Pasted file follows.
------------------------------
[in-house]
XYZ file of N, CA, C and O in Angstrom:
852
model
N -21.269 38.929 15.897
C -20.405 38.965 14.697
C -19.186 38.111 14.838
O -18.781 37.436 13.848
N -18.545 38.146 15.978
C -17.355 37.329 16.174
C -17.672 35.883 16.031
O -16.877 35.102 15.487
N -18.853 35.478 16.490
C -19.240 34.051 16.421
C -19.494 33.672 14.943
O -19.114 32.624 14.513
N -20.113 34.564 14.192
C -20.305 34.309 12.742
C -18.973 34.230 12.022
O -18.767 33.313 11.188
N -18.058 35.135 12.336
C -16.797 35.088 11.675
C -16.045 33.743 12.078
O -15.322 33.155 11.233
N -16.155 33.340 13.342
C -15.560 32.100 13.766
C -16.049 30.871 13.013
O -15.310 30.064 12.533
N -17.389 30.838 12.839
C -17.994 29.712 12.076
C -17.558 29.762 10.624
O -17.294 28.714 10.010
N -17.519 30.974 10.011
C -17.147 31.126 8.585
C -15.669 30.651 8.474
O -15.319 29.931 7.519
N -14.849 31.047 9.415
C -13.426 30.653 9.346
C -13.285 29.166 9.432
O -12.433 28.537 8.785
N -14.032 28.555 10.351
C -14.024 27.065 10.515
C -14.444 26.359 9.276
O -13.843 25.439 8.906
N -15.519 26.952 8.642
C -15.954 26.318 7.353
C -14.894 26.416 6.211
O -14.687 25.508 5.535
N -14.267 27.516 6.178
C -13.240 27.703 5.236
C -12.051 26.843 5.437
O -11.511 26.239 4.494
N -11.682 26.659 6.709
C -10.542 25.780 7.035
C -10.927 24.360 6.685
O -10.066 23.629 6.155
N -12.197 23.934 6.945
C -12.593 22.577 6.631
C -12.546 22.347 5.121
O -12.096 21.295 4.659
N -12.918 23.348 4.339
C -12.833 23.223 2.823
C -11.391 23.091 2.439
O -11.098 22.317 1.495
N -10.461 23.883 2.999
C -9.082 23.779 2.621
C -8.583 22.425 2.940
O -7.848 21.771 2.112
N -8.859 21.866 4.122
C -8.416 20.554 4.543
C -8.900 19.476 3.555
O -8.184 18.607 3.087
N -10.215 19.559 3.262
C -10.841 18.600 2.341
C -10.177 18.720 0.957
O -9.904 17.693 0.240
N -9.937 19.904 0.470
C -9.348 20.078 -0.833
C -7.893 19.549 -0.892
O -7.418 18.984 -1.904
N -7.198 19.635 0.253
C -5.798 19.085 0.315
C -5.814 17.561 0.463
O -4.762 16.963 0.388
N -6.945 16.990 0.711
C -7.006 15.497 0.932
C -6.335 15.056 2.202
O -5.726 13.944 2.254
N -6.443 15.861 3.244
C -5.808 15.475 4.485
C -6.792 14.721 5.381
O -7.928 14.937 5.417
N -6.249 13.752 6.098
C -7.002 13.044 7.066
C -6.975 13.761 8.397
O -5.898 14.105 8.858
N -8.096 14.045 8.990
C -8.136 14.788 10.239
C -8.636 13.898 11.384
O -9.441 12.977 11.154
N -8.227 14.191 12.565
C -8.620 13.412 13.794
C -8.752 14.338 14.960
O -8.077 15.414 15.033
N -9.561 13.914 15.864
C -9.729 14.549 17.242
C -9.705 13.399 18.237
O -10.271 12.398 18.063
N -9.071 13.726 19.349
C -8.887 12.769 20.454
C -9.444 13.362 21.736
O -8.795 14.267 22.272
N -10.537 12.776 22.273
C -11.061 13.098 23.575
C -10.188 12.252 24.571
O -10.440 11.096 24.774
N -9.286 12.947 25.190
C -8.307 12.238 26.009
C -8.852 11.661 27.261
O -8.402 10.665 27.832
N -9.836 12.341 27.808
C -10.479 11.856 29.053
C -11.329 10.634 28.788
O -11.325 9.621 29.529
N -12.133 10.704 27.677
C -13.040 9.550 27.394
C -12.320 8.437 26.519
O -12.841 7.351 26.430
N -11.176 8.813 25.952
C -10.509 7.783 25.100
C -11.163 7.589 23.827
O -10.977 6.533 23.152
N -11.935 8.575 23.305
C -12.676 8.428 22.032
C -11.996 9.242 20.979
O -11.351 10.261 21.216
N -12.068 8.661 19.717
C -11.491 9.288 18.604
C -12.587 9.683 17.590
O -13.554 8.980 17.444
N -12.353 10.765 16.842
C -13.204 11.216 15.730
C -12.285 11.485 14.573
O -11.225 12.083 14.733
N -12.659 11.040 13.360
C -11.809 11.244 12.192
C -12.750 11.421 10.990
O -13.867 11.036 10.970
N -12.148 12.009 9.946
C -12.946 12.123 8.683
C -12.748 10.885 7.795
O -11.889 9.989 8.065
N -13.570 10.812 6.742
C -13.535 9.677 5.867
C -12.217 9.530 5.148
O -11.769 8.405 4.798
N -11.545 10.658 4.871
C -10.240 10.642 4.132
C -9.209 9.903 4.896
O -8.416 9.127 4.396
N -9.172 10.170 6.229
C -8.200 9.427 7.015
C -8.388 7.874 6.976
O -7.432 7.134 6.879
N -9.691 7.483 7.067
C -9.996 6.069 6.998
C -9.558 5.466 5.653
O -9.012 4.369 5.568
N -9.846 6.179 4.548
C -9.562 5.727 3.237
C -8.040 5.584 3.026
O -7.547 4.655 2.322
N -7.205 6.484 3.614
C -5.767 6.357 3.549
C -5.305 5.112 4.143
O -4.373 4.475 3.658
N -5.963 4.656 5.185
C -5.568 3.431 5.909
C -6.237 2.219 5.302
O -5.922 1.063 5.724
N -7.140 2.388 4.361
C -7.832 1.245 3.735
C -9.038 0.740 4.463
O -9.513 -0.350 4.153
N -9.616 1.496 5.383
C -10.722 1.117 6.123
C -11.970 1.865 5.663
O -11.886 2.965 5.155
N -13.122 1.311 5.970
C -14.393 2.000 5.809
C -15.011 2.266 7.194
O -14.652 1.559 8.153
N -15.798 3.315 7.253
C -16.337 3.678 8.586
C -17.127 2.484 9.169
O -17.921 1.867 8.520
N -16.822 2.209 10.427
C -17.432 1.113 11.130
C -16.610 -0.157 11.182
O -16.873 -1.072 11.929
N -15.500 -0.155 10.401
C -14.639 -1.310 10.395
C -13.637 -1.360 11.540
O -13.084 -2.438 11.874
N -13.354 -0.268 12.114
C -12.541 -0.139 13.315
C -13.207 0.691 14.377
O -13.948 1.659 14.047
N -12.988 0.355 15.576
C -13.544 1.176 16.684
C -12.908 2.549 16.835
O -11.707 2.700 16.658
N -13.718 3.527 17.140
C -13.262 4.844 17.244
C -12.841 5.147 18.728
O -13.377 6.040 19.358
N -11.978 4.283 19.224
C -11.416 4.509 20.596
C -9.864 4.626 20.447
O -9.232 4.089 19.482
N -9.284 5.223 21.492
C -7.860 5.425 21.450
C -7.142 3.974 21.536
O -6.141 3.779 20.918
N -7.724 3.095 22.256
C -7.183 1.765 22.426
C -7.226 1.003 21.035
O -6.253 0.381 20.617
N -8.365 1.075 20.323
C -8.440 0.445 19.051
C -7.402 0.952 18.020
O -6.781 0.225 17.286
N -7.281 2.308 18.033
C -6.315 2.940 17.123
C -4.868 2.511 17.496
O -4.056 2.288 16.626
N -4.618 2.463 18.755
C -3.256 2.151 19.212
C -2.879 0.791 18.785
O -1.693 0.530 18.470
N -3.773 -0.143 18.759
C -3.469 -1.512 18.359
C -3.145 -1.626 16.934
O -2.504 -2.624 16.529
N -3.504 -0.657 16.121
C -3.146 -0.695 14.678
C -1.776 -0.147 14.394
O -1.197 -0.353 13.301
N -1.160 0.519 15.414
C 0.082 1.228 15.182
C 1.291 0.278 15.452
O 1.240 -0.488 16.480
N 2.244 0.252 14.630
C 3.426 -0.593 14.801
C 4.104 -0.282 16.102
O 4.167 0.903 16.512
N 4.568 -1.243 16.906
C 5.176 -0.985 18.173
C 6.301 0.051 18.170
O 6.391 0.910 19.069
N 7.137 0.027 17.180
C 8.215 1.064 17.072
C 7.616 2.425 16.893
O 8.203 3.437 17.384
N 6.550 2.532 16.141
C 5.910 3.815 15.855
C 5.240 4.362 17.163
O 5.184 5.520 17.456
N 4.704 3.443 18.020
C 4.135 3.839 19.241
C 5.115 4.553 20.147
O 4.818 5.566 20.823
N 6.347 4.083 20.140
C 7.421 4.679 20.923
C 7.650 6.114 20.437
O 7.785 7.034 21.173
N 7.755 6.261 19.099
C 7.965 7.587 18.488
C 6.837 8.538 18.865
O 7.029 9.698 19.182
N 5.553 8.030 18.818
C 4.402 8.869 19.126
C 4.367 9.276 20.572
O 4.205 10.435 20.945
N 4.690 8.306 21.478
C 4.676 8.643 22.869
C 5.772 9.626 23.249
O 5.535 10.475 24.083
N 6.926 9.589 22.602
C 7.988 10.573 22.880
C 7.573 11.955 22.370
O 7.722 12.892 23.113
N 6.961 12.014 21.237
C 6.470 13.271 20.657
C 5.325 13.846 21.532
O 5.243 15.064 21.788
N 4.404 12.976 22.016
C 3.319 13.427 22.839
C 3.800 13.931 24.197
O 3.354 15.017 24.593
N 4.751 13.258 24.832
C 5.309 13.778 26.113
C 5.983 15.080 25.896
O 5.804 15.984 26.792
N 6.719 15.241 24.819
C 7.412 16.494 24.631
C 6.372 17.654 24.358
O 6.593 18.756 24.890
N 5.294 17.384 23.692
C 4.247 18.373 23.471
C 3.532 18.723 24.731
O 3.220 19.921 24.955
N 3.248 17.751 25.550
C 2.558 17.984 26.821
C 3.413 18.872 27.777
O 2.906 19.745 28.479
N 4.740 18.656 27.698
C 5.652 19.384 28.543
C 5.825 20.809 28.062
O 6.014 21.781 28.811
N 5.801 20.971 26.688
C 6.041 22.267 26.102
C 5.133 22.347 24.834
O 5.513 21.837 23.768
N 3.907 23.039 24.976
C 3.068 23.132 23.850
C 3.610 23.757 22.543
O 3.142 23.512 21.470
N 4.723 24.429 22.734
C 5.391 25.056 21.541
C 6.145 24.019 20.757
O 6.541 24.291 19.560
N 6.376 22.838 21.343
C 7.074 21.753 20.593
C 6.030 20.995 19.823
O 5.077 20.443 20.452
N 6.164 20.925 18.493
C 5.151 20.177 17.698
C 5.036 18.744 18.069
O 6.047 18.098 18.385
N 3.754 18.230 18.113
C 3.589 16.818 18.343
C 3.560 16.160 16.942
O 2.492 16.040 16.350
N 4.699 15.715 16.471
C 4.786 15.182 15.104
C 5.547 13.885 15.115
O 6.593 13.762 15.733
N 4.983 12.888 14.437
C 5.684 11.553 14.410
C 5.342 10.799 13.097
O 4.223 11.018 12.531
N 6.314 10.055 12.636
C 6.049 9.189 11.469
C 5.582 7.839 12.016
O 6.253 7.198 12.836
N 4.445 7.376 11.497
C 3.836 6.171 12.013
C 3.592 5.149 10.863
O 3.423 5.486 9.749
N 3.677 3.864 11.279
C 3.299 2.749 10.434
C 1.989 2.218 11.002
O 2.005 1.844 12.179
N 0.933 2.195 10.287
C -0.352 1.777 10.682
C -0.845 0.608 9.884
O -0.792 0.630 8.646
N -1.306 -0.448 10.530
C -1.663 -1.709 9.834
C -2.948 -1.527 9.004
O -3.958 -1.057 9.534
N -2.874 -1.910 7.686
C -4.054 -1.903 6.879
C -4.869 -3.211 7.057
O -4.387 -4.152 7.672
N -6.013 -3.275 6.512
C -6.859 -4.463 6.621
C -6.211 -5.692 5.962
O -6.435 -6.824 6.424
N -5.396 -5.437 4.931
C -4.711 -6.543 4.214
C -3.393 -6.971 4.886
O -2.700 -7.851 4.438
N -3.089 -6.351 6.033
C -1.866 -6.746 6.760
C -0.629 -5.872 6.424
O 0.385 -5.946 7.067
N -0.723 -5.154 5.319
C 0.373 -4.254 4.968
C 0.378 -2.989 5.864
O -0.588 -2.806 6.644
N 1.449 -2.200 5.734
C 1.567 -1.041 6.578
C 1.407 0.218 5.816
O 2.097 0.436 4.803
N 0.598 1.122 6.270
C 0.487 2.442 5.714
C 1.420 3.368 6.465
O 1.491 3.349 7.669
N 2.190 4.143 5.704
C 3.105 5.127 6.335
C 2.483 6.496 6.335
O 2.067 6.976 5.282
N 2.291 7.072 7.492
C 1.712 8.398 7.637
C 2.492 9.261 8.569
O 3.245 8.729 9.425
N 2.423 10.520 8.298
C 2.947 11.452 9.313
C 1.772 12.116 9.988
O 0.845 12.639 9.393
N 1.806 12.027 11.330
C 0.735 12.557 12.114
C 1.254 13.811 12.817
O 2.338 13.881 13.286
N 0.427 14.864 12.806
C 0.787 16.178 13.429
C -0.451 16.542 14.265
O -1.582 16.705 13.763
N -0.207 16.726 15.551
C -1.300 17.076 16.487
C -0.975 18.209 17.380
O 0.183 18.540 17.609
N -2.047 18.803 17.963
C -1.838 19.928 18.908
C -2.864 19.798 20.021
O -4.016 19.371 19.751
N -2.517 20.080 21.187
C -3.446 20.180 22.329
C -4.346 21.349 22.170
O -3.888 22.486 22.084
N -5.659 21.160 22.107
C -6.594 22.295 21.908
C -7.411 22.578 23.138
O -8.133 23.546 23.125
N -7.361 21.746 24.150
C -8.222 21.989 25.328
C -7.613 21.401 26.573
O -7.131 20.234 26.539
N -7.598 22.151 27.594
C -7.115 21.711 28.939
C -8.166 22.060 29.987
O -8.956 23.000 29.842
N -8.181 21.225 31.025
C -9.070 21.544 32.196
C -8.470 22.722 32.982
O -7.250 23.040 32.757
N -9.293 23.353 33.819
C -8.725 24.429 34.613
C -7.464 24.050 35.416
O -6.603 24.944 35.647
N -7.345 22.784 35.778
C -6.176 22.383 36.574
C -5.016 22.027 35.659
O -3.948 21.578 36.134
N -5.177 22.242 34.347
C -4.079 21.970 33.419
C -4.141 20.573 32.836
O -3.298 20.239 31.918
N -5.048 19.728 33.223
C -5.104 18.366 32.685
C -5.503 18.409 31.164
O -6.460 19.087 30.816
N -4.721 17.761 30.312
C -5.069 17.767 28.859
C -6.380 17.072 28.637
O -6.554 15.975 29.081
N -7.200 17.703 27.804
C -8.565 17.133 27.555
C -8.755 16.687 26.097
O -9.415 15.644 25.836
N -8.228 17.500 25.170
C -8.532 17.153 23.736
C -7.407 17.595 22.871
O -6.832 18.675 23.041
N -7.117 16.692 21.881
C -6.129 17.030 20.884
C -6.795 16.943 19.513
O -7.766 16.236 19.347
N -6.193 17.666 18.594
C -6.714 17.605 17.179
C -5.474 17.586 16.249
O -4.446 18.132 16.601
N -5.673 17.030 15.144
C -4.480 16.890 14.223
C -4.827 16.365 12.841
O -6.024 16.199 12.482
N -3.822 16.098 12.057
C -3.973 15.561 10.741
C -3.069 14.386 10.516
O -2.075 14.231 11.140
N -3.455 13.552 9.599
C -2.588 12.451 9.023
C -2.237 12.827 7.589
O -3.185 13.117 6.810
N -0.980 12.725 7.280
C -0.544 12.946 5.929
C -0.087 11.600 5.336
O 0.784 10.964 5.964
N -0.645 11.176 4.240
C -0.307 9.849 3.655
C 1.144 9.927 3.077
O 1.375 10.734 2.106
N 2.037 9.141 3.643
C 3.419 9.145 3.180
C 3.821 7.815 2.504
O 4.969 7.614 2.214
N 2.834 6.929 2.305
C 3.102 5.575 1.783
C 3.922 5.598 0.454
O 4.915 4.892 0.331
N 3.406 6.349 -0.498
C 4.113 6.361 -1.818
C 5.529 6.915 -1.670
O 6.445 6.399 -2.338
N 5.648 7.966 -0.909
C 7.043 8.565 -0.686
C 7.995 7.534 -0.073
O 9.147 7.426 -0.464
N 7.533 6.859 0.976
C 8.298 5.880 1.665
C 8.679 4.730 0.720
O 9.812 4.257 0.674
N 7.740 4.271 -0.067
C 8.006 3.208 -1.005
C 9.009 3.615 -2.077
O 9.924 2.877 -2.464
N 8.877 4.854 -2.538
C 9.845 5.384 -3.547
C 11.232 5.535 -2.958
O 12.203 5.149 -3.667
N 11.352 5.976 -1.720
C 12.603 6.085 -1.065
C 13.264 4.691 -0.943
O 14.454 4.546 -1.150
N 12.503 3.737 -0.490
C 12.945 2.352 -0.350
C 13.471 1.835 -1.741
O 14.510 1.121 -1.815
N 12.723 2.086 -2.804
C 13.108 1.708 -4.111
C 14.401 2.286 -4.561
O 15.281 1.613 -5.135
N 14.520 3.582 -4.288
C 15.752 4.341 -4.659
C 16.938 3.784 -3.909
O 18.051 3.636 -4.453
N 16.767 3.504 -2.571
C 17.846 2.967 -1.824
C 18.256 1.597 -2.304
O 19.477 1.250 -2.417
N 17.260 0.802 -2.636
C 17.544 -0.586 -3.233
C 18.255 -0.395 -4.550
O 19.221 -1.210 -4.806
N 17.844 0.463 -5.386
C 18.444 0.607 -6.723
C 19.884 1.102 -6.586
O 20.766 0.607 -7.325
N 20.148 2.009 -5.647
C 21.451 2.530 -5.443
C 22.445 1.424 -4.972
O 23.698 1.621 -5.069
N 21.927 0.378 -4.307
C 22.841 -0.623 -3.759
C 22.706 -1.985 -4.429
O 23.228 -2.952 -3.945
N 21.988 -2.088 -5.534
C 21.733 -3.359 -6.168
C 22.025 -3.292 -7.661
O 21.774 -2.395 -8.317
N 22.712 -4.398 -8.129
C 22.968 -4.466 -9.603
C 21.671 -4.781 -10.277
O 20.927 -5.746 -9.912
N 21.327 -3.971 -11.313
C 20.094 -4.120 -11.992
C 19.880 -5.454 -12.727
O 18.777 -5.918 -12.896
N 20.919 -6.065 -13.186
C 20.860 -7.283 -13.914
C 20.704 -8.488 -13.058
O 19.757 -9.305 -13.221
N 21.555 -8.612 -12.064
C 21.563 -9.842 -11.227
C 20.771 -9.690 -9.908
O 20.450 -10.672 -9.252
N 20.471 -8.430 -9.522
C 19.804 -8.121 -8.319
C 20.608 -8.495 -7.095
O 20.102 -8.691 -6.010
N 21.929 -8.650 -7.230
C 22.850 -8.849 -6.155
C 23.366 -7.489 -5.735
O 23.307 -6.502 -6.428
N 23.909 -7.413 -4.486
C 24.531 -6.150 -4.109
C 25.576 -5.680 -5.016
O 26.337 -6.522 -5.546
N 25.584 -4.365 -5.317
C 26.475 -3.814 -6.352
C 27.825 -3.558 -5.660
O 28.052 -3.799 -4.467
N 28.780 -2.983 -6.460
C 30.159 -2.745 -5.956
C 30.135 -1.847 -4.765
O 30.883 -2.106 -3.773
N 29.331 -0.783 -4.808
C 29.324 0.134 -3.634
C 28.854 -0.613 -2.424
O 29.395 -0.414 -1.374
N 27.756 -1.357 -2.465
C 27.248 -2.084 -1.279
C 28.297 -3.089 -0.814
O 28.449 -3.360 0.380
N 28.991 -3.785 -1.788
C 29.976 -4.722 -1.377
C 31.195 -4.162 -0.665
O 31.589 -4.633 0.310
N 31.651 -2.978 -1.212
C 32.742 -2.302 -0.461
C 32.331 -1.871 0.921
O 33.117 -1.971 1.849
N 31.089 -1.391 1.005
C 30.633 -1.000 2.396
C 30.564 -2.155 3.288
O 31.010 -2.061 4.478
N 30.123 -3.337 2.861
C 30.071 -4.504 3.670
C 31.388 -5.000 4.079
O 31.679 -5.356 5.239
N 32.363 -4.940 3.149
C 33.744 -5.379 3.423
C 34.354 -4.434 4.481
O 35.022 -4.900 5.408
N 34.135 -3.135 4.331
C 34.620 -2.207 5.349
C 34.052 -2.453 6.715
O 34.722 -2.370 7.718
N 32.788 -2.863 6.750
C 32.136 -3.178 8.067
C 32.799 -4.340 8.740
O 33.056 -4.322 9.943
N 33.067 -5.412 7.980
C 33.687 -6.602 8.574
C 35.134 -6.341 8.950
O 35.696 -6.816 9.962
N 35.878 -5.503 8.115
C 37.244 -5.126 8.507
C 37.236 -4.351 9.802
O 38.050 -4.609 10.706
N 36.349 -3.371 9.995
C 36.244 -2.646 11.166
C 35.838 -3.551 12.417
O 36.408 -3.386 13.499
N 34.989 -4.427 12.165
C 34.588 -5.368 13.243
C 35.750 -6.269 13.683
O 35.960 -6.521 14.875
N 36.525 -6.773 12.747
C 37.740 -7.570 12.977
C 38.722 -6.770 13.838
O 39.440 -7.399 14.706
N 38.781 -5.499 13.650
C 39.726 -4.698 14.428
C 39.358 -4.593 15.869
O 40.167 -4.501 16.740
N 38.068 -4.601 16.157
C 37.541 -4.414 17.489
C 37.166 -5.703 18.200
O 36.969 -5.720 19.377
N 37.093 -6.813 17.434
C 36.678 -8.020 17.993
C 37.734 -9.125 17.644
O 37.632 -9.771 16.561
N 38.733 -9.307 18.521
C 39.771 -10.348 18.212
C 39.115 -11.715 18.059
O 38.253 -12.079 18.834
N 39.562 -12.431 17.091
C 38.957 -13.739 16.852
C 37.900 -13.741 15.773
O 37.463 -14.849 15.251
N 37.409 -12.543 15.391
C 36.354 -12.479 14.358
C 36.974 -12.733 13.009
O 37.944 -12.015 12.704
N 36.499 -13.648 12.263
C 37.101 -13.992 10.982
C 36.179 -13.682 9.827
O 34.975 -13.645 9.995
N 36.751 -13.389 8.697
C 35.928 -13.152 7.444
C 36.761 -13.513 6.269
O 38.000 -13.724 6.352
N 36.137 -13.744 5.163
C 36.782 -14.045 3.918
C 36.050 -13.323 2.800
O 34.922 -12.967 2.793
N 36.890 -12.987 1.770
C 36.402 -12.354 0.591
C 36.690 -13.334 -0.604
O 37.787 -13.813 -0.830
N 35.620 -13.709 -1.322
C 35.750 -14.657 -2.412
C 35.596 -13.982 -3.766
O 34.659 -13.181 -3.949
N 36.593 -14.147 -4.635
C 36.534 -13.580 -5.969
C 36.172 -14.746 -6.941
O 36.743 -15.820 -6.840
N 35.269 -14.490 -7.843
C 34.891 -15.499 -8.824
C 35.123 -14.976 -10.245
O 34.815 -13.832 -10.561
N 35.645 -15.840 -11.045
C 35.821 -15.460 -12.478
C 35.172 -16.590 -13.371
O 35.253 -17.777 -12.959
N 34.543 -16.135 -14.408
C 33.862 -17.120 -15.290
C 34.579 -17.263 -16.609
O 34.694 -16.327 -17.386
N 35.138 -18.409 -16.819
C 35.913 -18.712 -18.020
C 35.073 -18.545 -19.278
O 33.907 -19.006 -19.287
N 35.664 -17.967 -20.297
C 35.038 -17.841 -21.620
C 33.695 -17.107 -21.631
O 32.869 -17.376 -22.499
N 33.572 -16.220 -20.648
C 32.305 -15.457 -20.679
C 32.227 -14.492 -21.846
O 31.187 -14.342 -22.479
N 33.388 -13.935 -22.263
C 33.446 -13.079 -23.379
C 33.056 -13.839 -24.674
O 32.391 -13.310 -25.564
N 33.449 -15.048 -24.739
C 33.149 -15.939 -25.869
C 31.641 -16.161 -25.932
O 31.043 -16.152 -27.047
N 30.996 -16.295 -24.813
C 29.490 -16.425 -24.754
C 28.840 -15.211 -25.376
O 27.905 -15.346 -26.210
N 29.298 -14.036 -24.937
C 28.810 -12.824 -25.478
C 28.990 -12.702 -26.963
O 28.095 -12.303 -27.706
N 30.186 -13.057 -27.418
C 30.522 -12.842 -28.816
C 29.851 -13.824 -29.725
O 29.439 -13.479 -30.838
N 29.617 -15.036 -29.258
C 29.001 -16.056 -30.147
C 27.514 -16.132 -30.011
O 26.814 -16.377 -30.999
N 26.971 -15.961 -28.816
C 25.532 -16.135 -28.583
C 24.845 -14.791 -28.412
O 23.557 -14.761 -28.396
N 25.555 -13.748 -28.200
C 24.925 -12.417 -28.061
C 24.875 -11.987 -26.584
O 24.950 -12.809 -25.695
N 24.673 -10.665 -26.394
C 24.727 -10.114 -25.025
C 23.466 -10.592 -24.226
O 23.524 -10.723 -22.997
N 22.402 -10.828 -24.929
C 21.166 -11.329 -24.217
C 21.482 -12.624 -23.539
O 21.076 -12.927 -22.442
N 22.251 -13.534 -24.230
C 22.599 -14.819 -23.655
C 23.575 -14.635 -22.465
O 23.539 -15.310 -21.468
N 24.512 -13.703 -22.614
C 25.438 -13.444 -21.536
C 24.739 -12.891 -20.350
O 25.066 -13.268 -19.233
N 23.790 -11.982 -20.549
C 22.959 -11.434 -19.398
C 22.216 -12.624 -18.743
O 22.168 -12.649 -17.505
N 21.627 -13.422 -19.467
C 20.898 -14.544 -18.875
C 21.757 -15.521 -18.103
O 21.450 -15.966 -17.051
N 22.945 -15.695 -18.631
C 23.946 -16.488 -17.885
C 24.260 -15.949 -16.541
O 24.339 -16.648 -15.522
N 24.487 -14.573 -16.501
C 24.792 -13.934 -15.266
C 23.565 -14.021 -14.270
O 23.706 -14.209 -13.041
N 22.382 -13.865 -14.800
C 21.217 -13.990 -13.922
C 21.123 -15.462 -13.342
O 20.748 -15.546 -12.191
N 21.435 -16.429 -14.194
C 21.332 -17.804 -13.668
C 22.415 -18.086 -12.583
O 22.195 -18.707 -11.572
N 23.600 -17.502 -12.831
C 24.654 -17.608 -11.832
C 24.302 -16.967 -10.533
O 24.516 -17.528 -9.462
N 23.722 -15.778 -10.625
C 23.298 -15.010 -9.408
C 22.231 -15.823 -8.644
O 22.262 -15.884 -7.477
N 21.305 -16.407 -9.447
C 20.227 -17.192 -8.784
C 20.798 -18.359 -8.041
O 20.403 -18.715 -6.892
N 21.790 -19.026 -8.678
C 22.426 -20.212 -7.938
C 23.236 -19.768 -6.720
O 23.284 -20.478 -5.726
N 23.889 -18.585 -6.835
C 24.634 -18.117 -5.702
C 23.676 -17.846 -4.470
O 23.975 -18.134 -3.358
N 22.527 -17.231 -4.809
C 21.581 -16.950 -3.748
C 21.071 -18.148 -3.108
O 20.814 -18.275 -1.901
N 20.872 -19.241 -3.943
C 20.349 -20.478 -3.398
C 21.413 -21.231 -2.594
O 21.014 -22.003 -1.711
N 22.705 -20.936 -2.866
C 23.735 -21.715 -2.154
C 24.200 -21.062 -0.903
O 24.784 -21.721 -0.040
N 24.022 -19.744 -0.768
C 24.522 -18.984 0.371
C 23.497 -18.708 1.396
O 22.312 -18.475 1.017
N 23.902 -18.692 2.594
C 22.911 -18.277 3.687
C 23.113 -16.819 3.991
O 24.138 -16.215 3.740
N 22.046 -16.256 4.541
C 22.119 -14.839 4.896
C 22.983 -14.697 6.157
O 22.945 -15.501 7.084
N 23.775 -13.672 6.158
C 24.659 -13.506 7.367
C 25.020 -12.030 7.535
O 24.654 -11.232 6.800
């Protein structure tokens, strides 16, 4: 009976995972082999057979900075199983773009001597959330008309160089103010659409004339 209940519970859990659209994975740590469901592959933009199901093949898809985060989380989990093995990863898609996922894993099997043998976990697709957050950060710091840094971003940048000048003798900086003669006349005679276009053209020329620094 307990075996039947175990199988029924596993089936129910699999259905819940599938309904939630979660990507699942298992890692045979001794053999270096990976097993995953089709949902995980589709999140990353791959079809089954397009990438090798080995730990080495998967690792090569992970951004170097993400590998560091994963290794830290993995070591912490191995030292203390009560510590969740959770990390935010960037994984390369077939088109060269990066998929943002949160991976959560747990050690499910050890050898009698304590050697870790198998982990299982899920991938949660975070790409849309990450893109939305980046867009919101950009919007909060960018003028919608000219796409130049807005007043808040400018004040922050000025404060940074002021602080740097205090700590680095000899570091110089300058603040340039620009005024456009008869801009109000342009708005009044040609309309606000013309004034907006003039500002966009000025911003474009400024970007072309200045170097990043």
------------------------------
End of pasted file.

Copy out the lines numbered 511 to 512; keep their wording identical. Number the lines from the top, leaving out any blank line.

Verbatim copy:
C 3.922 5.598 0.454
O 4.915 4.892 0.331